The Silk Road to Riches
12/01/2006 12:00 am EST
Investors are constantly seeking the next big thing, the future investment trends that will make them untold riches. Yet, as the authors opine, so many often find themselves arriving at the party day late and a dollar short, too slow to realize and accept change, that they never actually profit from those prospective opportunities.
And while this new book from these three esteemed authors doesn't promise to make you rich, these investment pros do offer a comprehensive perspective on what they consider a huge coming opportunity for investors: The Far East.
For years, we've been regaled with the promise of China and India, and some investors have managed to ride the recent waves up-and-down, making some profits along the way. Yet, according to the authors of The Silk Road to Riches, you ain't seen nuthin yet!
Their premise is simple but may be a little hard to swallow for those with the US is and will remain the superior global power mind-set. I'll forewarn you; these folks are predicting major changes that will move America from the front of the line to a subsidiary positionâ€”in wages, productivity, and global leadership.
Their reasoning is logical and historically-based. The US was certainly not the first global leader in history. That title has been held by many countries, for significant lengths of time. The authors basis for their theory is simple: capitalism is not stationary, and is shaped by constant improvements and changes. As other nations evolve, it may just be an expected occurrence that global leadership changes.
The authors state that several events in our country will aid our retracement in world leadership: the blooming twin deficits in our budget and current accounts, our declining dollar, the looming real estate crisis that will be the forerunner of other asset price decreases, and the shift already occurring from high-paying jobs to lower-wage positions.
At the same time, there is a sea-change occurring in Asia, led by the transformation of the financial sector and vast expansion of intraregional trade. Asia (especially China) has made its mark in the manufacturing arena, due to its low production costs. Now, the adoption of Western technology and business practices is beginning to engender additional marvels, including productivity increases and a tightening of the wealth gap among peoples in developing nations.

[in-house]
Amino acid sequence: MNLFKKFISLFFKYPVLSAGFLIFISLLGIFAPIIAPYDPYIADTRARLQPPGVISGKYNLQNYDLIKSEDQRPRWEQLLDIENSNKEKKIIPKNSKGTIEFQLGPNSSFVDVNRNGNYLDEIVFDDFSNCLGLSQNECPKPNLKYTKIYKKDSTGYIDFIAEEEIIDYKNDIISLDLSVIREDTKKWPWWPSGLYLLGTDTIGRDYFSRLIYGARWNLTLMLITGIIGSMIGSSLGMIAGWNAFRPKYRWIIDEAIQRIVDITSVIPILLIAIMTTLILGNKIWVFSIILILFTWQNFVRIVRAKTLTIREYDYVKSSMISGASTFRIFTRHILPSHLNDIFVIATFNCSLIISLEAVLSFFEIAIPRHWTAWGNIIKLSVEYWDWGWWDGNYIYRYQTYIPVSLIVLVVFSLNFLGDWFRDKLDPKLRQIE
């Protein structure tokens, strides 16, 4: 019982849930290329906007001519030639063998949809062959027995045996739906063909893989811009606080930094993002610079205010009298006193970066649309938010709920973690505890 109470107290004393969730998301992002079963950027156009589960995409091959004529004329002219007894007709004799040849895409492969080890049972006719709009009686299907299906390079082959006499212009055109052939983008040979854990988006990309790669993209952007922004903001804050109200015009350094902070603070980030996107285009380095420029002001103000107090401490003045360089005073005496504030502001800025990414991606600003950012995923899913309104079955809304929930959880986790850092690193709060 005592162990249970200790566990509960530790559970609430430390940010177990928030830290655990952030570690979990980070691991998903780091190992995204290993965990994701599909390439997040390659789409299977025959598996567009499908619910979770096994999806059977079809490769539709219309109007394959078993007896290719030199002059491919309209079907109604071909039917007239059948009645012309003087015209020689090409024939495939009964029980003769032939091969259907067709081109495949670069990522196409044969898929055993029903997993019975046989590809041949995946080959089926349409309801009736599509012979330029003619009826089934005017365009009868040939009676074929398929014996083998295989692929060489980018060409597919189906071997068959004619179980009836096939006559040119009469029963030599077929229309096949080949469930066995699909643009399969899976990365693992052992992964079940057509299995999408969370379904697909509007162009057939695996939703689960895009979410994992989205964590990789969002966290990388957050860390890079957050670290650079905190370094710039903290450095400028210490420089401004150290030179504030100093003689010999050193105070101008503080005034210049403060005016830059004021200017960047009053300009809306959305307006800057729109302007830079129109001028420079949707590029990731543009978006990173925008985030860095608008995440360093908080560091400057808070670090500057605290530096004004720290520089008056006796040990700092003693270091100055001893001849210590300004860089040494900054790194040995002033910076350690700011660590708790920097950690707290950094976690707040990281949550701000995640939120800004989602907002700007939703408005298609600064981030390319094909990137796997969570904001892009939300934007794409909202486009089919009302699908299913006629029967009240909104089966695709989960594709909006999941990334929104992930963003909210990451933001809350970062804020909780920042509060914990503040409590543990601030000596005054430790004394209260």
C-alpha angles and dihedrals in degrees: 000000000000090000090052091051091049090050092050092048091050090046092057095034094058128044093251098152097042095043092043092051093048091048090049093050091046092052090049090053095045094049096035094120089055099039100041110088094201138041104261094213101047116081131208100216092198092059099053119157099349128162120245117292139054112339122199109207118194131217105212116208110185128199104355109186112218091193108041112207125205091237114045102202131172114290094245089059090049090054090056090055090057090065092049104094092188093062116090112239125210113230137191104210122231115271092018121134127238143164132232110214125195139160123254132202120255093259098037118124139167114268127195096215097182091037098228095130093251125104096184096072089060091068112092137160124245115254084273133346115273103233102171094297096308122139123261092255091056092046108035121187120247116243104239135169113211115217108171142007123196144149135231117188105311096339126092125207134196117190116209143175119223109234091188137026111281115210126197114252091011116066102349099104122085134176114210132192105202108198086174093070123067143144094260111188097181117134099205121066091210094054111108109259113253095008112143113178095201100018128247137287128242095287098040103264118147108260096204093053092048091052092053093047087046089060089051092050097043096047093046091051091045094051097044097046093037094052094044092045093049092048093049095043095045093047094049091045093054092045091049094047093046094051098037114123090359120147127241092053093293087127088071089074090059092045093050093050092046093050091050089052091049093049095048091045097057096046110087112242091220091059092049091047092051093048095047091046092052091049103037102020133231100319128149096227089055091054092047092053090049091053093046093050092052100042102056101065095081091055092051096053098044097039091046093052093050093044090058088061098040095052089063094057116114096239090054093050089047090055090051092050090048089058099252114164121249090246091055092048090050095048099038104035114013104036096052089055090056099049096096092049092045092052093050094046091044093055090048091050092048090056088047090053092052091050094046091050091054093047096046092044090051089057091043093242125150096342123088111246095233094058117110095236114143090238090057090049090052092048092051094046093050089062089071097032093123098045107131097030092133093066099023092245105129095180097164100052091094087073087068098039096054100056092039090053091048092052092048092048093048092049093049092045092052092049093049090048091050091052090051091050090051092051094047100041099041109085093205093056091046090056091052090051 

Much of Asia has made considerable progress to set the stage for rapid growth. Many countries now have surpluses in their current accounts and have rebuilt their foreign exchange reserves. Additionally, their corporations are becoming much more shareholder-friendly, decreasing debt, increasing dividends, and focusing on profitability rather than just revenue growth.
Accompanied by the blossoming young populations across Asia, the new career-oriented, single lifestyles, and the emergence of women as a force to be reckoned with, the authors believe that if infrastructure and economic improvements continue at their current pace, it will be inevitable that these changes will create explosive consumer demand. And once that demand is in place, the sky will be the limit for global growth.
The authors believe China will eventually emerge into a global powerhouse and certain investments there are currently compelling, but their prediction of the new winner if the country can step up to its needed adjustments and improvements is India.
The nation's young and huge workforce, its fairly conservative banking sector, developed capital markets, and most of all its peoples entrepreneurial spirit are all tremendous advantages in taking the global lead.
India has an abundance of water and fertile land, and finally is focusing on improving its infrastructure. It has a new tax system in place and is already operating under democratic rule. Its very educated workforce is changing the country's huge outsourcing service sector from commodity-based into more specialized and higher-paying jobs. Already, the country is home to the largest number of FDA-approved pharmaceutical plants outside the US. And while India still has numerous obstacles to overcome, including corruption and state and lower government inefficiencies, the authors feel the time is right to take a very close look at investing in its promise.
The authors provide great detail to support their theory of changing world leadership, in a well-written tome. Yet, this book is not just a summary of the whys and wherefores of their beliefs. They generously offer concrete investment advice, with a host of recommended stocks, funds, and exchange-traded funds to set the investor on the silk road to profits.
Whether or not you believe in their basic premise, the authors wealth of experience in global investments strongly lends credence to their position and their specific investment recommendations should be of benefit to any investor looking for additional portfolio diversification.